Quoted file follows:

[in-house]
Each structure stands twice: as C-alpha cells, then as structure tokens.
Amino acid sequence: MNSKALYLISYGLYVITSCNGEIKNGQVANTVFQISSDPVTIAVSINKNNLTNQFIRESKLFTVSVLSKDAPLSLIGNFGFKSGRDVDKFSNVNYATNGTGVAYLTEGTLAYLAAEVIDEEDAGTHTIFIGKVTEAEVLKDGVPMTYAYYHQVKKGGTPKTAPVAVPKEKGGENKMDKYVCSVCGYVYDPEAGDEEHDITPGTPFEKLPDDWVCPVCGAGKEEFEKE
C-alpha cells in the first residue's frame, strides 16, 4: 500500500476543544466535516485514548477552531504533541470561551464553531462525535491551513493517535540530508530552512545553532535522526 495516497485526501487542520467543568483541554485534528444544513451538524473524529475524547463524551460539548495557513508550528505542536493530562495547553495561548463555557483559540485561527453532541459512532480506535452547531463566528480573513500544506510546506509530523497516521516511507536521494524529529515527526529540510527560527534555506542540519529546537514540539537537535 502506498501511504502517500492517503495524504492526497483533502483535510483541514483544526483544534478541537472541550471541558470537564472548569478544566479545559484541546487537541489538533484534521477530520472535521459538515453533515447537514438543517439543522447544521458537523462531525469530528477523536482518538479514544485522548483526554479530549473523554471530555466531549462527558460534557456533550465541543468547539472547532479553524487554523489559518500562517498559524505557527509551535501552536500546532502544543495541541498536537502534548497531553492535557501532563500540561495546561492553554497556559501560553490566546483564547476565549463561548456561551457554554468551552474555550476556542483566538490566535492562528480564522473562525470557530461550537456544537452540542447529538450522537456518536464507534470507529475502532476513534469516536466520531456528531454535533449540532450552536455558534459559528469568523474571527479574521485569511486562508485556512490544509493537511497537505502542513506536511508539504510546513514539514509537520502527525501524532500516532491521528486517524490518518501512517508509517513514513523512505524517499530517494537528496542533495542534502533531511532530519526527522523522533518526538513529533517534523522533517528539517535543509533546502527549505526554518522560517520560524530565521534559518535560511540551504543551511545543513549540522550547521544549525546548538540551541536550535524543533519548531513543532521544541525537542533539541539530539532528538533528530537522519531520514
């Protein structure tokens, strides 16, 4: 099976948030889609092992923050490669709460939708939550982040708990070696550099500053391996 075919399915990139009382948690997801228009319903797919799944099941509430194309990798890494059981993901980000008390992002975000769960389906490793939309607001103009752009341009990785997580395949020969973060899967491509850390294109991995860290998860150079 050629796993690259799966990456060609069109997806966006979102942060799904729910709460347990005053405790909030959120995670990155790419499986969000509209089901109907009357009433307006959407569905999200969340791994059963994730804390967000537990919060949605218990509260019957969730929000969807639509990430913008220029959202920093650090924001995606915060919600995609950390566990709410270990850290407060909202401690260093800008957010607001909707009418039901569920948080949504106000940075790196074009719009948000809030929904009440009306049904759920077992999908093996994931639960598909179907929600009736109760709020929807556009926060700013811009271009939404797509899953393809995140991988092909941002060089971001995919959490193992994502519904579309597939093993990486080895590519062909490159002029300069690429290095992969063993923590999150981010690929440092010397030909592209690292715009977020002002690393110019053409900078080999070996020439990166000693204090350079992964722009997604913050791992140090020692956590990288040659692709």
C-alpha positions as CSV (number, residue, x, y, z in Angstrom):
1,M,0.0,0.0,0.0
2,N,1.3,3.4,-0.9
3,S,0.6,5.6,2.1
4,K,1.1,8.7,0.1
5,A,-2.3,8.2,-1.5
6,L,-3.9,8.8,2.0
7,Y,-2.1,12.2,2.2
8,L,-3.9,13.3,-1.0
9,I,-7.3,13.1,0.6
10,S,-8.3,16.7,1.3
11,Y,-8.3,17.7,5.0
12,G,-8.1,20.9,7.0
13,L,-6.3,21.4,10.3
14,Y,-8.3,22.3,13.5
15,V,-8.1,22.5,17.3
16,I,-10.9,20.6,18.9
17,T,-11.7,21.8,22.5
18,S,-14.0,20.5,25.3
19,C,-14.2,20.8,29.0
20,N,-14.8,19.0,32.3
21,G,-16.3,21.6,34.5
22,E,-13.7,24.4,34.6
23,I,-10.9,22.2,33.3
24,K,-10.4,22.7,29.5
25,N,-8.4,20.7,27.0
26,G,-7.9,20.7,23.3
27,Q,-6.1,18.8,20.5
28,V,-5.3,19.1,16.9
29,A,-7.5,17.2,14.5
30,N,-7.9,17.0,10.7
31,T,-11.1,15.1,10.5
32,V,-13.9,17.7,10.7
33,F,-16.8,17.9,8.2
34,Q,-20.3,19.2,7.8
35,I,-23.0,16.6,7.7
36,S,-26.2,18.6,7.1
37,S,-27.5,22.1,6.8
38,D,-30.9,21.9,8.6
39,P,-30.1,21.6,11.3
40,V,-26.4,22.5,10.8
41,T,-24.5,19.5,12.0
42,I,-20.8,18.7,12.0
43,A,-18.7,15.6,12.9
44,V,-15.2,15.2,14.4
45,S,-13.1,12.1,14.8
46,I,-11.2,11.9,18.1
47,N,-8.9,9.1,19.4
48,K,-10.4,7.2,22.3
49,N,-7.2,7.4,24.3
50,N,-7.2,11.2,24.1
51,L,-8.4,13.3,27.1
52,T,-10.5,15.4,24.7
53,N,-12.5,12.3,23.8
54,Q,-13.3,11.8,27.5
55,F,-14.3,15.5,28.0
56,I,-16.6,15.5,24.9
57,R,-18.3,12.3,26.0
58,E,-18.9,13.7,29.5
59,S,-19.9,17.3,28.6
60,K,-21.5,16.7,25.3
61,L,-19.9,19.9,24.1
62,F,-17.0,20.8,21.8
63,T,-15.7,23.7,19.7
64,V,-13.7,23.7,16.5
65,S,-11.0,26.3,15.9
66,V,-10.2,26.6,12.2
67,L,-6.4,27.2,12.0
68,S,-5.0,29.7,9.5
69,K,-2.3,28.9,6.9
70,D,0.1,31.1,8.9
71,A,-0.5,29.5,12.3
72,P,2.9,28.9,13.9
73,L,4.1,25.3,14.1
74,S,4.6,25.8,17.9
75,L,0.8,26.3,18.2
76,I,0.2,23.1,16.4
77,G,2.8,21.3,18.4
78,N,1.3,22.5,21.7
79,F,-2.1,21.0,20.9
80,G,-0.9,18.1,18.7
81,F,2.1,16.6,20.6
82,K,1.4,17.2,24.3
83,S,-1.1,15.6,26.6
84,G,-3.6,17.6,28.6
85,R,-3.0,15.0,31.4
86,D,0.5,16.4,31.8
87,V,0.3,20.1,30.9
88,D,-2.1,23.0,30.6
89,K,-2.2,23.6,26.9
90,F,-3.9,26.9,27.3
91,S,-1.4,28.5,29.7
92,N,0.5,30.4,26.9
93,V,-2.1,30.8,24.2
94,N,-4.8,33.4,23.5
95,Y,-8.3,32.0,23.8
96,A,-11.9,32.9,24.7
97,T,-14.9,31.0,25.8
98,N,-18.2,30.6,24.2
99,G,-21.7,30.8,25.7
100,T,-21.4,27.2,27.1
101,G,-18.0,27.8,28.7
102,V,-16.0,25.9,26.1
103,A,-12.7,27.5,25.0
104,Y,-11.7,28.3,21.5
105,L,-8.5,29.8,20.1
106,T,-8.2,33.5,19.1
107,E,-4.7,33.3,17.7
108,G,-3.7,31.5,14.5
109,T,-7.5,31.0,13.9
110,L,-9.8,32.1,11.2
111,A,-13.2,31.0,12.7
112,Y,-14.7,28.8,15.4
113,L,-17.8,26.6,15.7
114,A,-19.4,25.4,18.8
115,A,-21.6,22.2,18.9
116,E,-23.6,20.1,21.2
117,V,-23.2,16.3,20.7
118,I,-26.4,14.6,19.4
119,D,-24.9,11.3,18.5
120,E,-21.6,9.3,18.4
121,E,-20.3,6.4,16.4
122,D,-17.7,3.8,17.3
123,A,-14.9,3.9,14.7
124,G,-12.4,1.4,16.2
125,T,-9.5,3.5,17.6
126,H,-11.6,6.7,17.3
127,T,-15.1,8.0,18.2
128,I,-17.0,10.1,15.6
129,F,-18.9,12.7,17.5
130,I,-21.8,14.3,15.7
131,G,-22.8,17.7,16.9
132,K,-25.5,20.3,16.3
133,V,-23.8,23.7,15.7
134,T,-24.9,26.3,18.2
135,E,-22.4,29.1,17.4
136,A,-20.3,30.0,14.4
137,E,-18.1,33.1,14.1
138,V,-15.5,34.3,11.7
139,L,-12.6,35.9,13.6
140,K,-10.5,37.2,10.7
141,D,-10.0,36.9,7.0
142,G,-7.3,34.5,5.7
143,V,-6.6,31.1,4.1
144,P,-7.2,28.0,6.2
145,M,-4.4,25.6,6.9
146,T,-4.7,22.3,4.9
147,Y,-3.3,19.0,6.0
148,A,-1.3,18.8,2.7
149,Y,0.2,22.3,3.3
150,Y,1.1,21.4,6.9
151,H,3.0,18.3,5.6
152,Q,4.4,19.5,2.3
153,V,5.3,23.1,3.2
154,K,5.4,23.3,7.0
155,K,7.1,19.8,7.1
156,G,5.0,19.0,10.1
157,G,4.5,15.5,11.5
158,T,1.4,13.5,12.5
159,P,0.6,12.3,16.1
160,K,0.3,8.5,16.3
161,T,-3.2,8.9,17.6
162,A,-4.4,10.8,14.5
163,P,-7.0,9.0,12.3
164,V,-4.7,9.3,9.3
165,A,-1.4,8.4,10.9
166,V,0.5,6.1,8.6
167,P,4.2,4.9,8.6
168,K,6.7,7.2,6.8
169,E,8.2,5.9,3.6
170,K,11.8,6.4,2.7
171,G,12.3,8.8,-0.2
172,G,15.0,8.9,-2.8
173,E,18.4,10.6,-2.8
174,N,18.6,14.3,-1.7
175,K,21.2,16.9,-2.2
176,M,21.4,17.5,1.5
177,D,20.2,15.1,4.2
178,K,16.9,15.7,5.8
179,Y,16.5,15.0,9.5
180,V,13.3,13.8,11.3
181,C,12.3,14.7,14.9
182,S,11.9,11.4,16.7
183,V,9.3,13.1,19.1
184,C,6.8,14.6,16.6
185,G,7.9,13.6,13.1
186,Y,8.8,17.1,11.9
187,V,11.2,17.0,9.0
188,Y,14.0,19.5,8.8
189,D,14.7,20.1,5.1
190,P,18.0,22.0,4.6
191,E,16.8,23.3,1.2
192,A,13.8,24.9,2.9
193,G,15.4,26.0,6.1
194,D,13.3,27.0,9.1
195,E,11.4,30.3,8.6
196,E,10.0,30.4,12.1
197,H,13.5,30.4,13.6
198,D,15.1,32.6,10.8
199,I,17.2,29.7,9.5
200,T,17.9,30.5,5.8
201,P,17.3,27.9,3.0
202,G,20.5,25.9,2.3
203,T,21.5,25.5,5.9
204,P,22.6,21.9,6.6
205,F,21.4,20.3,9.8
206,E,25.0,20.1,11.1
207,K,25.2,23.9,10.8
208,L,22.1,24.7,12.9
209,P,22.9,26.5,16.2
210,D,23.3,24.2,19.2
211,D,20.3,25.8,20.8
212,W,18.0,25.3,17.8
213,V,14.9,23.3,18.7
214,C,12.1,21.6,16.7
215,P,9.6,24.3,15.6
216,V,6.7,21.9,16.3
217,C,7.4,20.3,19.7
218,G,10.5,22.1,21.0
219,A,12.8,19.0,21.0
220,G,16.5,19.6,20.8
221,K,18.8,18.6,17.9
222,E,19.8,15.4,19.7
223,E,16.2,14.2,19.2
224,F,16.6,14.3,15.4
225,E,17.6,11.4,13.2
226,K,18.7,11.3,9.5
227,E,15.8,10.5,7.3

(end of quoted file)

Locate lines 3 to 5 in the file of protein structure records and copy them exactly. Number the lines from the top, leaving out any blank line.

Amino acid sequence: MNSKALYLISYGLYVITSCNGEIKNGQVANTVFQISSDPVTIAVSINKNNLTNQFIRESKLFTVSVLSKDAPLSLIGNFGFKSGRDVDKFSNVNYATNGTGVAYLTEGTLAYLAAEVIDEEDAGTHTIFIGKVTEAEVLKDGVPMTYAYYHQVKKGGTPKTAPVAVPKEKGGENKMDKYVCSVCGYVYDPEAGDEEHDITPGTPFEKLPDDWVCPVCGAGKEEFEKE
C-alpha cells in the first residue's frame, strides 16, 4: 500500500476543544466535516485514548477552531504533541470561551464553531462525535491551513493517535540530508530552512545553532535522526 495516497485526501487542520467543568483541554485534528444544513451538524473524529475524547463524551460539548495557513508550528505542536493530562495547553495561548463555557483559540485561527453532541459512532480506535452547531463566528480573513500544506510546506509530523497516521516511507536521494524529529515527526529540510527560527534555506542540519529546537514540539537537535 502506498501511504502517500492517503495524504492526497483533502483535510483541514483544526483544534478541537472541550471541558470537564472548569478544566479545559484541546487537541489538533484534521477530520472535521459538515453533515447537514438543517439543522447544521458537523462531525469530528477523536482518538479514544485522548483526554479530549473523554471530555466531549462527558460534557456533550465541543468547539472547532479553524487554523489559518500562517498559524505557527509551535501552536500546532502544543495541541498536537502534548497531553492535557501532563500540561495546561492553554497556559501560553490566546483564547476565549463561548456561551457554554468551552474555550476556542483566538490566535492562528480564522473562525470557530461550537456544537452540542447529538450522537456518536464507534470507529475502532476513534469516536466520531456528531454535533449540532450552536455558534459559528469568523474571527479574521485569511486562508485556512490544509493537511497537505502542513506536511508539504510546513514539514509537520502527525501524532500516532491521528486517524490518518501512517508509517513514513523512505524517499530517494537528496542533495542534502533531511532530519526527522523522533518526538513529533517534523522533517528539517535543509533546502527549505526554518522560517520560524530565521534559518535560511540551504543551511545543513549540522550547521544549525546548538540551541536550535524543533519548531513543532521544541525537542533539541539530539532528538533528530537522519531520514
């Protein structure tokens, strides 16, 4: 099976948030889609092992923050490669709460939708939550982040708990070696550099500053391996 075919399915990139009382948690997801228009319903797919799944099941509430194309990798890494059981993901980000008390992002975000769960389906490793939309607001103009752009341009990785997580395949020969973060899967491509850390294109991995860290998860150079 050629796993690259799966990456060609069109997806966006979102942060799904729910709460347990005053405790909030959120995670990155790419499986969000509209089901109907009357009433307006959407569905999200969340791994059963994730804390967000537990919060949605218990509260019957969730929000969807639509990430913008220029959202920093650090924001995606915060919600995609950390566990709410270990850290407060909202401690260093800008957010607001909707009418039901569920948080949504106000940075790196074009719009948000809030929904009440009306049904759920077992999908093996994931639960598909179907929600009736109760709020929807556009926060700013811009271009939404797509899953393809995140991988092909941002060089971001995919959490193992994502519904579309597939093993990486080895590519062909490159002029300069690429290095992969063993923590999150981010690929440092010397030909592209690292715009977020002002690393110019053409900078080999070996020439990166000693204090350079992964722009997604913050791992140090020692956590990288040659692709």